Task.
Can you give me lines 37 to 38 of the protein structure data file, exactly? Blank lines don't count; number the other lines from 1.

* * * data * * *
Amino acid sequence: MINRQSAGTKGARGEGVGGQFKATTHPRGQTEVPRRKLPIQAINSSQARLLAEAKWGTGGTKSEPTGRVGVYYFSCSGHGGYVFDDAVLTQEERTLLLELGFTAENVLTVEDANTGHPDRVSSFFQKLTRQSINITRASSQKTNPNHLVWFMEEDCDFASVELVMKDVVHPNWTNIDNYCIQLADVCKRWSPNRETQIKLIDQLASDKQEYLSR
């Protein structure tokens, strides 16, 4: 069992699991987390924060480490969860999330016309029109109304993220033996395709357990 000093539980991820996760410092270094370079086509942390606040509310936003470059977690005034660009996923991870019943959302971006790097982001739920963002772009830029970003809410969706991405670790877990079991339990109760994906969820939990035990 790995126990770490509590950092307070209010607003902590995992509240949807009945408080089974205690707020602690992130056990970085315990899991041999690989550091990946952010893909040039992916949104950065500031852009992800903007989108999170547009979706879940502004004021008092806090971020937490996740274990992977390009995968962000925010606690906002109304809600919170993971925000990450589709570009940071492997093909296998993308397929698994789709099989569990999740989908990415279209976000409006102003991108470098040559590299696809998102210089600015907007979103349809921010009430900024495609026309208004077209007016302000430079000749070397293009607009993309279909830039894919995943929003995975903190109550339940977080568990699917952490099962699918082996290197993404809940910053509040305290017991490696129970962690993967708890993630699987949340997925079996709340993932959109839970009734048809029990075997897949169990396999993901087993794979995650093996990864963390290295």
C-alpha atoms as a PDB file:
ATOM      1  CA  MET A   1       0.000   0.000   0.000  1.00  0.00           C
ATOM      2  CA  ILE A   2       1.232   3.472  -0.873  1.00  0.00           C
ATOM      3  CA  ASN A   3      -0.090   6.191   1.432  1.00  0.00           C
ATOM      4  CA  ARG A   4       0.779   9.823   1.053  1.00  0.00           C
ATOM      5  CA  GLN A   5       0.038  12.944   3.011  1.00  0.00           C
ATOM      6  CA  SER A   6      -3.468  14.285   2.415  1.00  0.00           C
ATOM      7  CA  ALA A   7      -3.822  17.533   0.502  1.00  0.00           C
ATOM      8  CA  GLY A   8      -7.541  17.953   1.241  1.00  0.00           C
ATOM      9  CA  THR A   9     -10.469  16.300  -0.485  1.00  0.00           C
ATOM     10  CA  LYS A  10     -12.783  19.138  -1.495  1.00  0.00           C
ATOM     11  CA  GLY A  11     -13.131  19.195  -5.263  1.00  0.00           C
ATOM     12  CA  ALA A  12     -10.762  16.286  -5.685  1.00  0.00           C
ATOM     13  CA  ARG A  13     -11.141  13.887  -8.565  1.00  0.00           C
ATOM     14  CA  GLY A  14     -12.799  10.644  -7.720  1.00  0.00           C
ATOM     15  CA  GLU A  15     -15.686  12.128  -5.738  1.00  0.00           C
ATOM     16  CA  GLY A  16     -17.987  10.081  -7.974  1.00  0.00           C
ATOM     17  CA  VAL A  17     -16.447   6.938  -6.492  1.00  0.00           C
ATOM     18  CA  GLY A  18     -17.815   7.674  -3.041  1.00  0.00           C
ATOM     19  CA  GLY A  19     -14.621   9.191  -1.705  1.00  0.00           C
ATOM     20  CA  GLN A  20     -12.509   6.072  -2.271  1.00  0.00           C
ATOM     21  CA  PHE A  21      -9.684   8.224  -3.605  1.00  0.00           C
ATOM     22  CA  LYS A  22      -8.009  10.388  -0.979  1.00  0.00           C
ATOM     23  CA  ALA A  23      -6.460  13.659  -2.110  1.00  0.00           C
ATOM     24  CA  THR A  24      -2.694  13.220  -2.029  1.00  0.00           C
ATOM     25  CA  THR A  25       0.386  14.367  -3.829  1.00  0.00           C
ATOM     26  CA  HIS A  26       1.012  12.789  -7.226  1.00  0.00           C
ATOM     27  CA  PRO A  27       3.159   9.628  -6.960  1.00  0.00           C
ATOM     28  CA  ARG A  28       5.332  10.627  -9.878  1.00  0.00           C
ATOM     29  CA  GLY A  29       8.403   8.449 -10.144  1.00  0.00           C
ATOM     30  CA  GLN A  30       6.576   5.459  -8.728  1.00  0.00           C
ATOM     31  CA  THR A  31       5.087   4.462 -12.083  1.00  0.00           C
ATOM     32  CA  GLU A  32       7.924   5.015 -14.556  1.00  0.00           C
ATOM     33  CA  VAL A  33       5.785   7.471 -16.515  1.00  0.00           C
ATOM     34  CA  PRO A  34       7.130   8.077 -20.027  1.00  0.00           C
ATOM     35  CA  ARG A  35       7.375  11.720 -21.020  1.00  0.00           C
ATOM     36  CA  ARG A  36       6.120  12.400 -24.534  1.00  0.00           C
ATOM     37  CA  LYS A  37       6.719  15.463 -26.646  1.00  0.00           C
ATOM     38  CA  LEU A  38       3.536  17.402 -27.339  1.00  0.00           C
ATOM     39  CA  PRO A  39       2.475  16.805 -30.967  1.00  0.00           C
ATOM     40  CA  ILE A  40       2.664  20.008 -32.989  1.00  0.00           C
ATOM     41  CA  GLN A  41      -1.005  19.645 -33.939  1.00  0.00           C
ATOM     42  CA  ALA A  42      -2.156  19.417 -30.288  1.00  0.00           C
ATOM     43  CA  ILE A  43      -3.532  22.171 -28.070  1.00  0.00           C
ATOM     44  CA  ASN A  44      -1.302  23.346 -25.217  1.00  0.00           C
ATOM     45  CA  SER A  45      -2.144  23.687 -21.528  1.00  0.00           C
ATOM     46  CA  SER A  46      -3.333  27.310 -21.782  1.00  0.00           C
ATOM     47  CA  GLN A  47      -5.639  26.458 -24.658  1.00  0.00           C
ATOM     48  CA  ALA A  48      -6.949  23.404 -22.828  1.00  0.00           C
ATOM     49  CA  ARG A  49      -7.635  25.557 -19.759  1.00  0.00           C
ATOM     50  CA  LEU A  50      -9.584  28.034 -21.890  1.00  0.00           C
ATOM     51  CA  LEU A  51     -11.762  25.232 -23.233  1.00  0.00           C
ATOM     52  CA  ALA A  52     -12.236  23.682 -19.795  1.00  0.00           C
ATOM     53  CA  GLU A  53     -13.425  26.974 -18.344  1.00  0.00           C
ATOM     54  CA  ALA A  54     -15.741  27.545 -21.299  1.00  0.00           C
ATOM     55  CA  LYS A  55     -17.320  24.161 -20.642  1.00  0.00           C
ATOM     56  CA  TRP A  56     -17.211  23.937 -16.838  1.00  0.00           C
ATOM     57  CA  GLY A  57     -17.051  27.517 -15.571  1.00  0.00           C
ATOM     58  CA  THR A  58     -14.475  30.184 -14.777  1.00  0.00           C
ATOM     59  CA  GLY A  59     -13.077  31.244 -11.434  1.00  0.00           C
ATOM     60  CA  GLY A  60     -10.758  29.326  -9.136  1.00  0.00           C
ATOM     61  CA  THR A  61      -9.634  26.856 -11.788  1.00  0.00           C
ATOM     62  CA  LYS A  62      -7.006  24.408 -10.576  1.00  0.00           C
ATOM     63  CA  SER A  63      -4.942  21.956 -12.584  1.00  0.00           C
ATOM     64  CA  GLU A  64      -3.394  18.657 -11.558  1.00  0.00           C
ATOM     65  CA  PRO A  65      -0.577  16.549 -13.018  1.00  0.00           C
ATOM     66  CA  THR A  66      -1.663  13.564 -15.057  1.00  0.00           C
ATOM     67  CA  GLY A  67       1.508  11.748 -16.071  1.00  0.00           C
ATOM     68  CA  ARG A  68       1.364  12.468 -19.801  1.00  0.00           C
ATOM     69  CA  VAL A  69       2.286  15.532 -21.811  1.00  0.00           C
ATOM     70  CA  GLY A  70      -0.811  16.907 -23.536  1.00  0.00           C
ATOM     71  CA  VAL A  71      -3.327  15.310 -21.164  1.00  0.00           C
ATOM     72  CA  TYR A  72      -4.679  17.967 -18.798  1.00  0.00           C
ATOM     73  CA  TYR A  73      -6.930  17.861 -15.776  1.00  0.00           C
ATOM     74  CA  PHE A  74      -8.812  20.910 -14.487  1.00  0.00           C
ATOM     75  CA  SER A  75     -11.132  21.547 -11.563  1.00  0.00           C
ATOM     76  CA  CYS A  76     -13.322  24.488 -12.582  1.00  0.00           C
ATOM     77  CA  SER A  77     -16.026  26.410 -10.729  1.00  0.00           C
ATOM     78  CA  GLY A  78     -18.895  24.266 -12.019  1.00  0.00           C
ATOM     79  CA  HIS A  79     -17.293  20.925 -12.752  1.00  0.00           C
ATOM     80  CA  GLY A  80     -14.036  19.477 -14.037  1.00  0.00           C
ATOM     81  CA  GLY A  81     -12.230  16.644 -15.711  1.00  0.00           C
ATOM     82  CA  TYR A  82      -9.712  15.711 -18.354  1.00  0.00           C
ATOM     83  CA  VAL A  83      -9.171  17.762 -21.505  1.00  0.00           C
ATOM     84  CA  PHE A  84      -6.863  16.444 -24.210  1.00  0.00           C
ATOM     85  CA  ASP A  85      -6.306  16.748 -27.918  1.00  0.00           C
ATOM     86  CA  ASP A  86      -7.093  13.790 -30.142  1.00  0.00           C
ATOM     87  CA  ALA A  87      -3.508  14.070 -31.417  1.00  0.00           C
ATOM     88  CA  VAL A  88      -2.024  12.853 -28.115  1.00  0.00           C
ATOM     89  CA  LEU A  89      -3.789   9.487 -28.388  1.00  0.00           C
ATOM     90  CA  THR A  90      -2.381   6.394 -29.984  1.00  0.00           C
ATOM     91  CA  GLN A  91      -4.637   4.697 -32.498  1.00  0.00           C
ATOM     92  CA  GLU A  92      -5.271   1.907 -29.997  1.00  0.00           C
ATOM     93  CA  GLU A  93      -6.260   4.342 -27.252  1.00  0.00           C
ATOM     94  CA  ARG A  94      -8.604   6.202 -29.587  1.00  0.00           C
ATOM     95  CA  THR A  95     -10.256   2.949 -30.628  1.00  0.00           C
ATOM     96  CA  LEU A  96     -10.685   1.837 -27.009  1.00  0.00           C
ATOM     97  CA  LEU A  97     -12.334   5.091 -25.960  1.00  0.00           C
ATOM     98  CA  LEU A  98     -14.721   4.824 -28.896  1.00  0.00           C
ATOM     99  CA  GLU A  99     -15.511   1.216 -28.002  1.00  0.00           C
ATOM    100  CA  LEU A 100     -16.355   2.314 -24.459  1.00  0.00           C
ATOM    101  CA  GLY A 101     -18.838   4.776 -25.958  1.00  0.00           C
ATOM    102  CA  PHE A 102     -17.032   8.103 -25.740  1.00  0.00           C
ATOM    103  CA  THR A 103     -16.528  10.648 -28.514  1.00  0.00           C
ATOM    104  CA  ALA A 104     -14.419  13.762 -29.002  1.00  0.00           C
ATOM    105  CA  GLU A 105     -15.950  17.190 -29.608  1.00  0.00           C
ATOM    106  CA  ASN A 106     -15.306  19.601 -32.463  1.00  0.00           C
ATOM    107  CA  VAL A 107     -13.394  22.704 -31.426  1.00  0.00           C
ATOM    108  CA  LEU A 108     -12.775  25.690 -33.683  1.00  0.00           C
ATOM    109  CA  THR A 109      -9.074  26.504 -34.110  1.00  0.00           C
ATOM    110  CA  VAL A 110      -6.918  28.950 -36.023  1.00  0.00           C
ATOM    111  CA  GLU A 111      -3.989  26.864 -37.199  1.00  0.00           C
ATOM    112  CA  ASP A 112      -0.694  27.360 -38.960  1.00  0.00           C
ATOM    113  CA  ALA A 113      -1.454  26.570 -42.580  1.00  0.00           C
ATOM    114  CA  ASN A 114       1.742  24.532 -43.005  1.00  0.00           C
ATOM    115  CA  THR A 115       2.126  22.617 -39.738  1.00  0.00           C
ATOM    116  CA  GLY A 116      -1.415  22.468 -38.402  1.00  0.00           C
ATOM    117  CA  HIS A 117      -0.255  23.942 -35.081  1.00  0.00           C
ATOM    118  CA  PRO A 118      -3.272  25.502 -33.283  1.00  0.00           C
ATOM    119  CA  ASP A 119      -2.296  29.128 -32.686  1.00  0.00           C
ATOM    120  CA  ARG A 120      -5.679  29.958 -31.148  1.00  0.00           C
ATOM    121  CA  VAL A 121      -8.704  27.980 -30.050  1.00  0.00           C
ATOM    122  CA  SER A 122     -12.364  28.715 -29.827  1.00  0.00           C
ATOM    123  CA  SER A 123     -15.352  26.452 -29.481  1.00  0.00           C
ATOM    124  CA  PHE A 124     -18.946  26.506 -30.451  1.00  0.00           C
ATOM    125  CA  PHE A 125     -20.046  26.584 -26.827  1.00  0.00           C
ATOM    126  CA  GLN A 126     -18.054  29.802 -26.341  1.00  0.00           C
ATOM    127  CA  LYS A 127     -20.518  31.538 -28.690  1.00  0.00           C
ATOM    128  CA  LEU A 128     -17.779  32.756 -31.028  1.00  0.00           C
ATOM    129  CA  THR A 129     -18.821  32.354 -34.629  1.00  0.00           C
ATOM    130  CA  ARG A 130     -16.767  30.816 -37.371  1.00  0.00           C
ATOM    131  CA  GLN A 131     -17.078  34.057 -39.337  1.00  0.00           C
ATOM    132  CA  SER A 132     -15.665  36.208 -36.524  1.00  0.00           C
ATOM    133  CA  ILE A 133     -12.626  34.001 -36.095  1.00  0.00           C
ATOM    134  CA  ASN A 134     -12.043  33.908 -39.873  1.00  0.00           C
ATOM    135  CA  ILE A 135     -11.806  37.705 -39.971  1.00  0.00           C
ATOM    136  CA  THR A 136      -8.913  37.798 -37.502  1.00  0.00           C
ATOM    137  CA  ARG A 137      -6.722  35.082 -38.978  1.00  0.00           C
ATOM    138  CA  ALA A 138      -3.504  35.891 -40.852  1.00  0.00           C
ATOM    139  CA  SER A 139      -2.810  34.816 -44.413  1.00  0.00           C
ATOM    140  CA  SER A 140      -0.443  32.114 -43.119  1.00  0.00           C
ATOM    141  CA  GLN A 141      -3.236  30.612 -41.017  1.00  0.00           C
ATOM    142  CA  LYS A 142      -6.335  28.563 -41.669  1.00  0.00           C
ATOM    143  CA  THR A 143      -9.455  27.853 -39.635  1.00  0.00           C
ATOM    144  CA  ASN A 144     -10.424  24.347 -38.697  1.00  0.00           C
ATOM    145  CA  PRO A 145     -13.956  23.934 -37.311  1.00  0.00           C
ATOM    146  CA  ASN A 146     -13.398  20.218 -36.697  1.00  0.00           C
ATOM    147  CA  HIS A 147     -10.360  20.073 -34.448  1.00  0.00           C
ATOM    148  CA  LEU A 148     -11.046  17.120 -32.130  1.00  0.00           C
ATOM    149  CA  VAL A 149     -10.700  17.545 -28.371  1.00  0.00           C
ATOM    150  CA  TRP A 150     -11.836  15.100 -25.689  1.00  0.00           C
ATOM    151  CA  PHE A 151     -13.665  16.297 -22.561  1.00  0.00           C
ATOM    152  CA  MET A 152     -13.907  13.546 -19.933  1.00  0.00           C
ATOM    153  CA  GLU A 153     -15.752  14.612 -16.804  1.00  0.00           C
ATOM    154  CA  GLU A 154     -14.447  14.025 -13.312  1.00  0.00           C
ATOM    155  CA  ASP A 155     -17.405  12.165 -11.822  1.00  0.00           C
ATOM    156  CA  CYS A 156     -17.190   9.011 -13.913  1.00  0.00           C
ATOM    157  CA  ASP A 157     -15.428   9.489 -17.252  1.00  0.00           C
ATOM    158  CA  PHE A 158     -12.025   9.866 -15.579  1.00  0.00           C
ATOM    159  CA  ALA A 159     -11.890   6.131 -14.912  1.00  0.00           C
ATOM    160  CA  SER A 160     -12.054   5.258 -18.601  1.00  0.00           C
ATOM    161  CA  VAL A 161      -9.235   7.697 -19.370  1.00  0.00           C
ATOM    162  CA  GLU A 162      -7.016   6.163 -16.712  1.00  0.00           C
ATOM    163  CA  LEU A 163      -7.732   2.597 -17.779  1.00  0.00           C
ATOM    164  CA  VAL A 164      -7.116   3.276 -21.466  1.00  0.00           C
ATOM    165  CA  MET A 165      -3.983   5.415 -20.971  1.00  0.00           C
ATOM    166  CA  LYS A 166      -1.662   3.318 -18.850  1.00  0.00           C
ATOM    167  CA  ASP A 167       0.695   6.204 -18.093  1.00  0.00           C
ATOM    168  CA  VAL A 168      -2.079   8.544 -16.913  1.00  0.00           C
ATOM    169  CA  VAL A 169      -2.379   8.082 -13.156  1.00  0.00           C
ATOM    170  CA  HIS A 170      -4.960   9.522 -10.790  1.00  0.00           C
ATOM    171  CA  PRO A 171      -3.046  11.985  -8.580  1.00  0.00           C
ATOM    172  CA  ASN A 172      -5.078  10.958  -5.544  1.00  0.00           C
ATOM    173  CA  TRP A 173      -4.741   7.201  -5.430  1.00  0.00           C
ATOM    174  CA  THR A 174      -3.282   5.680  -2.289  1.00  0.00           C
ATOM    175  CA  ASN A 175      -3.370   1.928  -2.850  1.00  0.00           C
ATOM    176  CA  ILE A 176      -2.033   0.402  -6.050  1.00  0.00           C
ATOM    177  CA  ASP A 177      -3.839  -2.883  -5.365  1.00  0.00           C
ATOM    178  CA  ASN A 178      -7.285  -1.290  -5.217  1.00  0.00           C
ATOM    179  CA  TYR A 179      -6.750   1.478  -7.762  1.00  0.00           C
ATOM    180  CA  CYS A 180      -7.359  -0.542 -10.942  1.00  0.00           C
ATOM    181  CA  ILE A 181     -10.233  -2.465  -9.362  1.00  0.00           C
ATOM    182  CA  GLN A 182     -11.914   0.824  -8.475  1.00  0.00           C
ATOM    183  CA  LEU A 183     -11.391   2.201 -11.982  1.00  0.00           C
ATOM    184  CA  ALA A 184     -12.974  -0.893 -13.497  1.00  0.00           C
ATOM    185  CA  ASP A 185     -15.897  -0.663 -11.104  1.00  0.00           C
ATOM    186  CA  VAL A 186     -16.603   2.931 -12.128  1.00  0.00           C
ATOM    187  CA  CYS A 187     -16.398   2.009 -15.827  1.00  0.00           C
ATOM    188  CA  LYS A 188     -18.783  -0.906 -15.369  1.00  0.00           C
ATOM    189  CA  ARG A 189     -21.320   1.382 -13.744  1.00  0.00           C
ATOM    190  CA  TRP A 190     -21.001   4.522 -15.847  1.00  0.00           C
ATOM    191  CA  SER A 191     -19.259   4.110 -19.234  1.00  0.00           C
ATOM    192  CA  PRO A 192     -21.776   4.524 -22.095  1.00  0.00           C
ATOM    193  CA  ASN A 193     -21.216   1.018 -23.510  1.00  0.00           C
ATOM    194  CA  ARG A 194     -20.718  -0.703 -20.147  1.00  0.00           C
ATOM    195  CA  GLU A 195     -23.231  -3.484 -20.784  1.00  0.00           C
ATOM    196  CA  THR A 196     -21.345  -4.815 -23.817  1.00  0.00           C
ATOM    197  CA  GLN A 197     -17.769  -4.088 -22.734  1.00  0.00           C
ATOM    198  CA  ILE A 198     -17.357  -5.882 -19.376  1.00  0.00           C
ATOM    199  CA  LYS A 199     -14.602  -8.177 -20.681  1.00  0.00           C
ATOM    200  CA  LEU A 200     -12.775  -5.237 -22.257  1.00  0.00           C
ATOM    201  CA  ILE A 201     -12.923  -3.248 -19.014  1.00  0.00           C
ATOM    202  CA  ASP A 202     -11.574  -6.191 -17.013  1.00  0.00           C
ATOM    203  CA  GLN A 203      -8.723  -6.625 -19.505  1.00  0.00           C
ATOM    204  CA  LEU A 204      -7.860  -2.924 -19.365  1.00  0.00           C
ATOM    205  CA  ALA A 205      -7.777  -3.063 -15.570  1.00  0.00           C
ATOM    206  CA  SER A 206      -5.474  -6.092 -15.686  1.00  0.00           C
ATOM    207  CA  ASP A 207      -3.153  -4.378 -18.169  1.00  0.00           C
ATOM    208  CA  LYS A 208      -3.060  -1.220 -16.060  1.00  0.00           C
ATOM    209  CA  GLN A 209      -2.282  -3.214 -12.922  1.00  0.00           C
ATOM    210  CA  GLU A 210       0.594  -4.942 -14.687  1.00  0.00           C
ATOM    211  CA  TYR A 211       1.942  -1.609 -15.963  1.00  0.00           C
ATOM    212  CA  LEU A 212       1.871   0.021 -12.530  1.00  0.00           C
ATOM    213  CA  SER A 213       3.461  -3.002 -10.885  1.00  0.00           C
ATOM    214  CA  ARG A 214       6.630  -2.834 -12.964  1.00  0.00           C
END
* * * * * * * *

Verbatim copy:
ATOM     34  CA  PRO A  34       7.130   8.077 -20.027  1.00  0.00           C
ATOM     35  CA  ARG A  35       7.375  11.720 -21.020  1.00  0.00           C